Five Reasons Autumn in Dalmatia Outshines Summer

Lauren Simmonds

dalmatia in autumn

October the 11th, 2023 – Forget the sweat, exhausting heat and constant crowds of summer. Autumn in Dalmatia is truly when this gorgeous part of Croatia really shines.

Despite its desires and some efforts poured into extending the tourist season, Croatia as a whole is going to have to work far harder and for much longer to alter the global (or at least European) perception of the country only actually existing for three months of the year. For swathes of people, Croatia somehow disappears into some sort of abyss outside of June, July and August. September has had more attention paid to it over recent years than it used to, with some calling it “the new August”, but outside of that, it’s as if the whole nation goes poof into thin air for many. Here’s why Autumn in Dalmatia is far better suited to really seeing what the part of the country famed for its summers has to offer.

You can still enjoy a swim

Unless you’ve got blood like chip shop vinegar as they say in England, you can absolutely still enjoy glorious swims in the soft waters of the Adriatic Sea without being cold. Unless you’re on a sparsely populated island, a tiny fishing village or you’re waking up at ungodly hours, having an entire beach or bay to yourself in the majority of destinations across Dalmatia during the summer months is unheard of. This becomes a reality in autumn, however. As temperatures drop, kids are dragged back to their school desks and real life re-commences for most, Dalmatia’s beaches are far less populated. During the month of October, the sea temperature remains at a very comfortable 19-20 degrees celsius, and a few degrees warmer the further south you go. Swimming in Dubrovnik and the southernmost Croatian municipality of Konavle until even later in the year isn’t that uncommon.

If you’re travelling with your dog, their health is much safer in cooler temperatures

Dogs (and other pets) are members of the family to the vast majority of good people. It’s only natural to want to bring them with you wherever you go, but this can prove tricky during the sometimes horrifically hot summer months during the very height of the typical Croatian tourist season. Autumn in Dalmatia poses no threat to an otherwise healthy pet’s body, and the threat of overheating or dehydration is gone. In summer, paws can burn on scorching tarmac, heat exhaustion can threaten organs, and if you’re sweltering in nothing but swimming shorts, imagine how awful it is with fur you can’t remove? Autumn in Dalmatia will be enjoyable for your pet, and there will generally be less crowds to contend with. There are also multiple pet-friendly hotels to choose from across Dalmatia, not to mention dog beaches!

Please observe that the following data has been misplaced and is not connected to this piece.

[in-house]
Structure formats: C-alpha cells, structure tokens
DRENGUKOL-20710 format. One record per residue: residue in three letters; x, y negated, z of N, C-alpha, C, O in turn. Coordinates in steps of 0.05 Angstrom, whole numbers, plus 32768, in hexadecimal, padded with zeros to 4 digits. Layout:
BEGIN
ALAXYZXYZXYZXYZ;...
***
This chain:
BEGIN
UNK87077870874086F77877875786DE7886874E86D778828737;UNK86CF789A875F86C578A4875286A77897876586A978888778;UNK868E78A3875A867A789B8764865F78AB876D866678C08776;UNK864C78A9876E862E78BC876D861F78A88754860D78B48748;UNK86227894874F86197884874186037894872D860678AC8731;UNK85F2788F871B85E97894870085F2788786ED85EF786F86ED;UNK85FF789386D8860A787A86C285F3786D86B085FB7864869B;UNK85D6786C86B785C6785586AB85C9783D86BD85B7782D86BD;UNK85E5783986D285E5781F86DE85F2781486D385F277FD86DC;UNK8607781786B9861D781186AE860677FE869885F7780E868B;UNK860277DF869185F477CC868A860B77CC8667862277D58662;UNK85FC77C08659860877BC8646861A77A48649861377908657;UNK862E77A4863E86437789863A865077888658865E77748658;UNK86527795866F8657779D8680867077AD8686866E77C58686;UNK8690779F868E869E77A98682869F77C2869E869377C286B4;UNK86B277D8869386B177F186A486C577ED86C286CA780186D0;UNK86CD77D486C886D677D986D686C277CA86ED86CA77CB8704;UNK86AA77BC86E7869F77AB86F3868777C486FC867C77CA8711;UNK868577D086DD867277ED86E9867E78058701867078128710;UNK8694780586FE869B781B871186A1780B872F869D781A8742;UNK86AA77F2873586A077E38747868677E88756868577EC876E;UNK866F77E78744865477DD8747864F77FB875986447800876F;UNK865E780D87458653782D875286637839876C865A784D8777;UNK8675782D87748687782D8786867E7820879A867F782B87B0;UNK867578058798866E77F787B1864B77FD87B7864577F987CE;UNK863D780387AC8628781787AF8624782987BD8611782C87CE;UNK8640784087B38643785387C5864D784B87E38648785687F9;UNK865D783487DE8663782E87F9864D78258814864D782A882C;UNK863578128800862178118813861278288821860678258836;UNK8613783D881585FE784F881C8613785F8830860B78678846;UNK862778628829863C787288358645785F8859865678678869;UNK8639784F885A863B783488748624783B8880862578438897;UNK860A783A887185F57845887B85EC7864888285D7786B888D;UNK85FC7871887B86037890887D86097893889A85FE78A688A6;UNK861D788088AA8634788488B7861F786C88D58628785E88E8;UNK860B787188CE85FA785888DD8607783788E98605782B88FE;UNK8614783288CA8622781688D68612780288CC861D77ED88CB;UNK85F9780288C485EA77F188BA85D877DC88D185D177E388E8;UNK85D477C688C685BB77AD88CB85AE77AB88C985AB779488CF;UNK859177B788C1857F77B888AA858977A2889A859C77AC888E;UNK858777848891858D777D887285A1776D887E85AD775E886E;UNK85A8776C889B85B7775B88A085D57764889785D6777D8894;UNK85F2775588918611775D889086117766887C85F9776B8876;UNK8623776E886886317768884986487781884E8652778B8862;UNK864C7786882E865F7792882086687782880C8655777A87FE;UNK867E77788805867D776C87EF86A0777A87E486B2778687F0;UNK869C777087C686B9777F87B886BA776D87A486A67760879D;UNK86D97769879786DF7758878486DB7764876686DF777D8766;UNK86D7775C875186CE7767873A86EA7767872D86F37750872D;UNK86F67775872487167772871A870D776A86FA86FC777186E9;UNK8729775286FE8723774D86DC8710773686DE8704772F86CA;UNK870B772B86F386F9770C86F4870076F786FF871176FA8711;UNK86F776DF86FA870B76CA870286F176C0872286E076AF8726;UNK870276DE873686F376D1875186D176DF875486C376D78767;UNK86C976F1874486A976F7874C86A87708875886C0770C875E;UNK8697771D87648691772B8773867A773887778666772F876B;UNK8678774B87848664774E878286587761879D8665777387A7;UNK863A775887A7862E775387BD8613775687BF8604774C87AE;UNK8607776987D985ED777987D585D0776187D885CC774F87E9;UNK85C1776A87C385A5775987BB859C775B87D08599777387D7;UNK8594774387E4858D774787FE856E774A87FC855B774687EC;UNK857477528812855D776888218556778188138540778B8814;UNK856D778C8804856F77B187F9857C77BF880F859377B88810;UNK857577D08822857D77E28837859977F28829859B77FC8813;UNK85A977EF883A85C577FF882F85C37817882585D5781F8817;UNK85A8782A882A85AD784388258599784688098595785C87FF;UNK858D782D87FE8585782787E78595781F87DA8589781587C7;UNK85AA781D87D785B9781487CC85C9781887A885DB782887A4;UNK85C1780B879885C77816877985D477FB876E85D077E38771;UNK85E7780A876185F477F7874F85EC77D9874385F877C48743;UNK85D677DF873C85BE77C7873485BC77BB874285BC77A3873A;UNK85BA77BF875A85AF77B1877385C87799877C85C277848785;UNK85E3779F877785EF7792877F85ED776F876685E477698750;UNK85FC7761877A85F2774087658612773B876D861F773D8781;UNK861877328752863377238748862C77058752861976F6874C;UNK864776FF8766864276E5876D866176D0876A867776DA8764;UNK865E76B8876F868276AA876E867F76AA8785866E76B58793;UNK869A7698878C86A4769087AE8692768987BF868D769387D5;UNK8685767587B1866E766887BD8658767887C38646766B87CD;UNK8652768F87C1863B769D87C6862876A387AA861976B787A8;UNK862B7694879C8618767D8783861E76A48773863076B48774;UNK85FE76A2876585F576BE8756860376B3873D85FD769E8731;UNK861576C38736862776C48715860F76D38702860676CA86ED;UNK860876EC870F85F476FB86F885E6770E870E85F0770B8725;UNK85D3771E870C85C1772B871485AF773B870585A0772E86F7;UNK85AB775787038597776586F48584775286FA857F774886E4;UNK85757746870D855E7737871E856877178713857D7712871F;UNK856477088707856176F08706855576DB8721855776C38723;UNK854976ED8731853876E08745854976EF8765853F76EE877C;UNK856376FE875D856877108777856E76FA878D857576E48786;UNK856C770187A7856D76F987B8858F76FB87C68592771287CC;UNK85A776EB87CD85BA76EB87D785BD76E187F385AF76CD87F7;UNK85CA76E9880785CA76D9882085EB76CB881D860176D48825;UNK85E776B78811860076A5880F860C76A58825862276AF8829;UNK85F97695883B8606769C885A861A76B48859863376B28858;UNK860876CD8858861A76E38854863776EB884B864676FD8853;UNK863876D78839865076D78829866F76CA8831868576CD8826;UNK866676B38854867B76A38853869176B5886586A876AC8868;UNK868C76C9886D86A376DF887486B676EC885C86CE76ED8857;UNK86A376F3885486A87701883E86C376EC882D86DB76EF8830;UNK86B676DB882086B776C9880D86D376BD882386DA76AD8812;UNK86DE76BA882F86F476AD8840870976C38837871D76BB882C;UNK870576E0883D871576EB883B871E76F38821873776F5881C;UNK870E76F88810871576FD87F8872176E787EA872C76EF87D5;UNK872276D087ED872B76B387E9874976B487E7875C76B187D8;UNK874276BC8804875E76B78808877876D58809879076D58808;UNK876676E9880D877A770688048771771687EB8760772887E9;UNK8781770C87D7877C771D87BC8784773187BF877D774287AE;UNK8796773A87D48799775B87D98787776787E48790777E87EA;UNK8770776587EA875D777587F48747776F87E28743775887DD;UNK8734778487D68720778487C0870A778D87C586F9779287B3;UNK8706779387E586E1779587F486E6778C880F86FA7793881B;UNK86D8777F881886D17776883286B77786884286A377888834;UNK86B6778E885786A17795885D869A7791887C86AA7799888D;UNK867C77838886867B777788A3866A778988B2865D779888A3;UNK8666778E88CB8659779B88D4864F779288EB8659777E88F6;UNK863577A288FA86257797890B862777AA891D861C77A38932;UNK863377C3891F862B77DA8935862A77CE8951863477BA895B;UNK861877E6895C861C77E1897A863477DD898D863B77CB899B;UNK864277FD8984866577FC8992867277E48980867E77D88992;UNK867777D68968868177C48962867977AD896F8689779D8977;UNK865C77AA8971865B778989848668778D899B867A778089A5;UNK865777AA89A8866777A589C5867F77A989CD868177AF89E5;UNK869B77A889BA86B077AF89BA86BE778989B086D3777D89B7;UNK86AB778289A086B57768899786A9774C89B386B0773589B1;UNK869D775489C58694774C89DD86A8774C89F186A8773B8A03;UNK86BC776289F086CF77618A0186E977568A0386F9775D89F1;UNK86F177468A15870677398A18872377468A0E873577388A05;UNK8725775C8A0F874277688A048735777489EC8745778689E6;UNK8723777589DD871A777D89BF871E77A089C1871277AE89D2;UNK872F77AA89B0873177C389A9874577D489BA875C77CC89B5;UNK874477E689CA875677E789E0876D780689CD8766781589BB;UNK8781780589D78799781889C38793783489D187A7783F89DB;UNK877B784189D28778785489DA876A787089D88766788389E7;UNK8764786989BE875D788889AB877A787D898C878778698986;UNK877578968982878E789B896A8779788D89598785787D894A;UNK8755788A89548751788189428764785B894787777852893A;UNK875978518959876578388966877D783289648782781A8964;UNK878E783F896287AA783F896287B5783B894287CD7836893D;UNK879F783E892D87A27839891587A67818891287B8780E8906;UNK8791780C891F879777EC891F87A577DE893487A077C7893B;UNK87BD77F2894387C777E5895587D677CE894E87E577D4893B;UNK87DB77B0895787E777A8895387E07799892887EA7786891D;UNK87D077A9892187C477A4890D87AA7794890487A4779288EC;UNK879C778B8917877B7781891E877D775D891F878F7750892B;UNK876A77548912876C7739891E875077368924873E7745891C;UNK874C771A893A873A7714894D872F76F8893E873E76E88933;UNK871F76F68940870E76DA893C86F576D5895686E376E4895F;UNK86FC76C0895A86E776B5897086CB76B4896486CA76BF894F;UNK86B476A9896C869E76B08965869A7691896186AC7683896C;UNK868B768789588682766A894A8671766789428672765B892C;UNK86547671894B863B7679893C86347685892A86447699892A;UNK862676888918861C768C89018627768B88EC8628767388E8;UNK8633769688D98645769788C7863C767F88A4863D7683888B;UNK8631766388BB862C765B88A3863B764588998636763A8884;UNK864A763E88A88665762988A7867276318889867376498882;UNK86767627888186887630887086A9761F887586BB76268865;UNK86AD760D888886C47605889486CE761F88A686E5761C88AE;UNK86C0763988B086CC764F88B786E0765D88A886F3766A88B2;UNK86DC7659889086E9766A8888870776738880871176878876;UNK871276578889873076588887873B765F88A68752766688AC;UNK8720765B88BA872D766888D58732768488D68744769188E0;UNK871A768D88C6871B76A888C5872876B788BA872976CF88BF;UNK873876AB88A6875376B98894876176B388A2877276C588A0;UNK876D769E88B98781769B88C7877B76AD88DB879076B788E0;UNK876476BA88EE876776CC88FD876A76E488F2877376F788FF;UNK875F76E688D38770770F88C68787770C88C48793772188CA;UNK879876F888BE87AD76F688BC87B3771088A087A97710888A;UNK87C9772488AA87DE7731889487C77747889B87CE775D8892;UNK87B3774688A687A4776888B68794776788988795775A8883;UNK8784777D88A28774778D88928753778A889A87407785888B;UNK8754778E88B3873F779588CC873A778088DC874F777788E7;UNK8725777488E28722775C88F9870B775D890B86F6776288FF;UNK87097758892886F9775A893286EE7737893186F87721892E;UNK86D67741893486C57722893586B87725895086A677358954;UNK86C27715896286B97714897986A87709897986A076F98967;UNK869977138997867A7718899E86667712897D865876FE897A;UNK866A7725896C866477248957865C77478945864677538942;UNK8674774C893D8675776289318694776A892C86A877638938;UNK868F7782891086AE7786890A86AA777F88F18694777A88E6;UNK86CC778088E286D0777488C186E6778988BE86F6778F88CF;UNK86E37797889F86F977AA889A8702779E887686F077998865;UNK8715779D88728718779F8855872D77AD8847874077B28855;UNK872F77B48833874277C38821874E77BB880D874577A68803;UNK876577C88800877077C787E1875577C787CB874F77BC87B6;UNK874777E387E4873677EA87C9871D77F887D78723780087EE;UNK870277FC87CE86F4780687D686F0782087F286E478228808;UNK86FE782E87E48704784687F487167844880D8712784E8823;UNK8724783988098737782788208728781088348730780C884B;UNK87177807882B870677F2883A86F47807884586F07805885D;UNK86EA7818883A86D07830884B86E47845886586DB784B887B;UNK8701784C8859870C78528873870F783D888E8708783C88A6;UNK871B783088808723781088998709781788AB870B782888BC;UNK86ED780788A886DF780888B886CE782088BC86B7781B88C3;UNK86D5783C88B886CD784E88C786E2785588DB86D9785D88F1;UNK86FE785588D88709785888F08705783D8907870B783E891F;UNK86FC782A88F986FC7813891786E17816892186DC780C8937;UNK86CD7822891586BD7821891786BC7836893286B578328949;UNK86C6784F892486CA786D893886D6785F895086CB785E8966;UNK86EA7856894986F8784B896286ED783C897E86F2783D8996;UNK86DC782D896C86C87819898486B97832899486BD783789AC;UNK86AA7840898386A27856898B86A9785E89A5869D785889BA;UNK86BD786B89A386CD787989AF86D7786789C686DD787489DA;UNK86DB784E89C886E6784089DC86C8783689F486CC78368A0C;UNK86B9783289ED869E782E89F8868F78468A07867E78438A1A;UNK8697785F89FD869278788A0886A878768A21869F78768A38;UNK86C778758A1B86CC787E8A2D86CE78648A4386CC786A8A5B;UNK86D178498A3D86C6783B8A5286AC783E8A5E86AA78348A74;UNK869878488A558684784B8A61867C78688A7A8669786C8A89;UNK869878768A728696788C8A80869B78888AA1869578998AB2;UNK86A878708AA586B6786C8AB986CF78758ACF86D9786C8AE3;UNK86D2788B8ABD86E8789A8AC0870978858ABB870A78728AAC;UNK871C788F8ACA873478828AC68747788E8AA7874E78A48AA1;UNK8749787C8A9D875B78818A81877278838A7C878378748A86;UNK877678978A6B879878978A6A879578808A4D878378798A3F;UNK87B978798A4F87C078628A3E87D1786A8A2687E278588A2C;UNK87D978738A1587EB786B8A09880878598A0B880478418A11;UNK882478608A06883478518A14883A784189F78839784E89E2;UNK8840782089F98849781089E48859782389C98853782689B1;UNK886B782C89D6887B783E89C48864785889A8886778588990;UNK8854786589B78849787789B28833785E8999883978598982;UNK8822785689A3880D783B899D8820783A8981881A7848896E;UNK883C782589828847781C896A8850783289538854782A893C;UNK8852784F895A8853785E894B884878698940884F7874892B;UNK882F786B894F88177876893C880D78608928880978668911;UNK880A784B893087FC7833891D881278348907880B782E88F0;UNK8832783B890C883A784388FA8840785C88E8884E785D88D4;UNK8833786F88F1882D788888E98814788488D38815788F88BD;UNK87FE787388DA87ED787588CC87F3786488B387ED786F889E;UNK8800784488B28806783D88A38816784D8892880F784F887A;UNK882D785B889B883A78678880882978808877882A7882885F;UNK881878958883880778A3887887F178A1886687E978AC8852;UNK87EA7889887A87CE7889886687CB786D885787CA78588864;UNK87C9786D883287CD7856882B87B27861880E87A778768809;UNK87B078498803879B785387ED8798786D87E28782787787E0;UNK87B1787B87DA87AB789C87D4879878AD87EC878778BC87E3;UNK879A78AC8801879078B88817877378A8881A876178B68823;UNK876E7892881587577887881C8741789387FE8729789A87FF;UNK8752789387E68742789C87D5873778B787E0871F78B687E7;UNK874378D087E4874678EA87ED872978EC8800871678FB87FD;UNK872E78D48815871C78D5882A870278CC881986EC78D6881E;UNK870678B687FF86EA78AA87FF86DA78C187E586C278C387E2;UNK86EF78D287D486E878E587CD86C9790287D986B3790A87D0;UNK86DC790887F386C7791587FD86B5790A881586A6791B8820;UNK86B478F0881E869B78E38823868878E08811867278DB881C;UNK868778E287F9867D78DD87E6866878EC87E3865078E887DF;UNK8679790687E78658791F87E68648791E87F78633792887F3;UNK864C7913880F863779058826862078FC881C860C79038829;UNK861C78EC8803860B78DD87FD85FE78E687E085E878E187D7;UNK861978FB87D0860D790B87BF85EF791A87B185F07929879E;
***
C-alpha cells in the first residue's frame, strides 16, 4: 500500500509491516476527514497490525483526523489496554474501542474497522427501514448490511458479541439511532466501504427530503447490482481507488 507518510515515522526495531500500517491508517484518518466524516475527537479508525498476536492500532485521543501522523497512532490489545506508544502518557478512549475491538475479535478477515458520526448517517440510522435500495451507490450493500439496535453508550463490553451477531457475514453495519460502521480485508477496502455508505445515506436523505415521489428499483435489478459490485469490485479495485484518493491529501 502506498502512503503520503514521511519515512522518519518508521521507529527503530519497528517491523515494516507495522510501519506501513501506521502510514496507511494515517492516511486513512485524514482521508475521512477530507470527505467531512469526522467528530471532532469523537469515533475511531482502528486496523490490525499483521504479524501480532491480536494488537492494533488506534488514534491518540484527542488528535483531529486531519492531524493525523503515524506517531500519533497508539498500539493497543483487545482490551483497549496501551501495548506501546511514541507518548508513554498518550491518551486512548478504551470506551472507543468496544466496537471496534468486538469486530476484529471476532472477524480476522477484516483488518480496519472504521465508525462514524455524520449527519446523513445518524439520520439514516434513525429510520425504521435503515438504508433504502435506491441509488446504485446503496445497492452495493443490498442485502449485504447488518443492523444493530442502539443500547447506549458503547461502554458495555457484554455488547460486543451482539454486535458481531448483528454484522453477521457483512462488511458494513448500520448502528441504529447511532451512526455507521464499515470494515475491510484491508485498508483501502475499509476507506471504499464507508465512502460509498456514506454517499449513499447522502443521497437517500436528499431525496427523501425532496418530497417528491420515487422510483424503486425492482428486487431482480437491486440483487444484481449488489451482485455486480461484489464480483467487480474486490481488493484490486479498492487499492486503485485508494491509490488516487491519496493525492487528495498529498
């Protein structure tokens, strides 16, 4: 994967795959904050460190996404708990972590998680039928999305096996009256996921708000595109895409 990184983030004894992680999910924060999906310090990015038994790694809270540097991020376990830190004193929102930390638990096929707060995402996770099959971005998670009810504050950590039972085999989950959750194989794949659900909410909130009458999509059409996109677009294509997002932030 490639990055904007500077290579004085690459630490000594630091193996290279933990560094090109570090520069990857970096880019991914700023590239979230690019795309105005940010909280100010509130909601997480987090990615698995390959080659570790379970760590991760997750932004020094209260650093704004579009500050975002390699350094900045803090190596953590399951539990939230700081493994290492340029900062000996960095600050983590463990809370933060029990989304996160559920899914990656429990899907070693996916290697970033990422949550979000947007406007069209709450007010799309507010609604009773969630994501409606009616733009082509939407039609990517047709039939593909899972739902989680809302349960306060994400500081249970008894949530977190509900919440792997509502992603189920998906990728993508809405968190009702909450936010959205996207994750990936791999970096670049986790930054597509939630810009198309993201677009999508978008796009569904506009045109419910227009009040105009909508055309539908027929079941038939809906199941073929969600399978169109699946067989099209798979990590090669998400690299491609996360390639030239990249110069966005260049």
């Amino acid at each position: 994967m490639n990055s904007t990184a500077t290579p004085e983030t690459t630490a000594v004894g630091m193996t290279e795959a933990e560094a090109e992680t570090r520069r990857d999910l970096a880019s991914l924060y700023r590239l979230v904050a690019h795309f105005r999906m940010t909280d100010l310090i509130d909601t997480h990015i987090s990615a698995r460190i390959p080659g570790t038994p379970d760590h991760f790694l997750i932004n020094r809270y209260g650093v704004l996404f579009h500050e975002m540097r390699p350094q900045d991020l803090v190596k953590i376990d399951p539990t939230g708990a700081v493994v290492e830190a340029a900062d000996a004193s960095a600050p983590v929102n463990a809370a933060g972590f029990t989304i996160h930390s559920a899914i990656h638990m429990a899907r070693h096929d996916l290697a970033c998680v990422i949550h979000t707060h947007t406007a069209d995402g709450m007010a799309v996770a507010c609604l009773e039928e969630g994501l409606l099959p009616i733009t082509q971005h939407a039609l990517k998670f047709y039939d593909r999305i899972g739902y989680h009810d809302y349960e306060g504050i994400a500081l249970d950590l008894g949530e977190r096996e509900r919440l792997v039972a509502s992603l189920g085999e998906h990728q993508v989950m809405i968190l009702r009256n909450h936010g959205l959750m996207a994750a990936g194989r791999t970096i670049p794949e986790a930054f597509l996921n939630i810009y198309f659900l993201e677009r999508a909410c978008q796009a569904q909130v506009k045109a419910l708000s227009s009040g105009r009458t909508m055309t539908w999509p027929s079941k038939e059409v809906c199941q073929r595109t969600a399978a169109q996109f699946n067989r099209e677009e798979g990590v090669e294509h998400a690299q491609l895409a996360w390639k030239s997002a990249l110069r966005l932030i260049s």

Things are cheaper (generally speaking, anyway)

Inflationary pressures are affecting us all, and with our wallets feeling a bit thinner and our back pockets significantly lighter, many of us are watching everything we spend. Prices in Croatia in general have unfortunately been markedly higher since Eurozone accession took place back on January the 1st, 2023, and inflation owing to current geopolitical reasons in Europe has certainly not helped the situation. That said, while many mourn Croatia’s old reputation as a cheaper summer holiday destination, it has still remained cheaper in the majority of places in autumn. With hoteliers, restaurant and bar owners and most others hoping to earn some quick money before foreign visitors all go home until next year, autumn in Dalmatia can still be enjoyed for less.

Lovers of more active holidays can enjoy hikes, mountaineering and cycling without dropping dead – hopefully

Alright, you might still drop dead if you’re a real adrenaline junkie, but without the scorching sun, lack of air circulation and suffocating heat summer has become (in)famous for – you can enjoy more physical activities without real concern for your health. I’ll be the first to admit that I do not like Dalmatia in summer. I never have. It’s terrible. The crowds, the heat, the intensity of the sun and the constant sweat gets old quickly. Autumn in Dalmatia, however, is a different ballgame if you’re a lover of hiking, jogging, cycling, or what have you. If you’ve always fancied a trek out into the Dalmatian wilderness and up a mountain or two but haven’t been keen on dying of sunstroke, autumn is the best time to come and do it all.

Dalmatia’s abundant historical sites are more interesting when the temperatures are lower

Have you ever been visiting a beautiful Dalmatian mausoleum or trying to take in something a guide is saying all while wondering if you’re going to faint or not? If you have, you’ll know that it completely takes away from the experience and makes it impossible to actually enjoy it. How can you really take in the history of Europe’s oldest pharmacy when you’re wondering if you’ve got enough water left? You can’t. As for admiring Diocletian’s Palace with your clothes so stuck to you they’re basically a second skin – you might as well forget about it. Autumn in Dalmatia means that you can walk around and pay better attention to all of the impressive historical sites, churches and museums the region has to offer without constantly hunting for shade. The Sokol tower in Konavle makes for an incredible visit, and when the leaves are beginning to turn red, yellow and orange and the air is more crisp, I guarantee you’ll appreciate it more. The same can be said for the likes of the Dubrovnik Walls, the Walls of Ston, attempting to climb up Biokovo…


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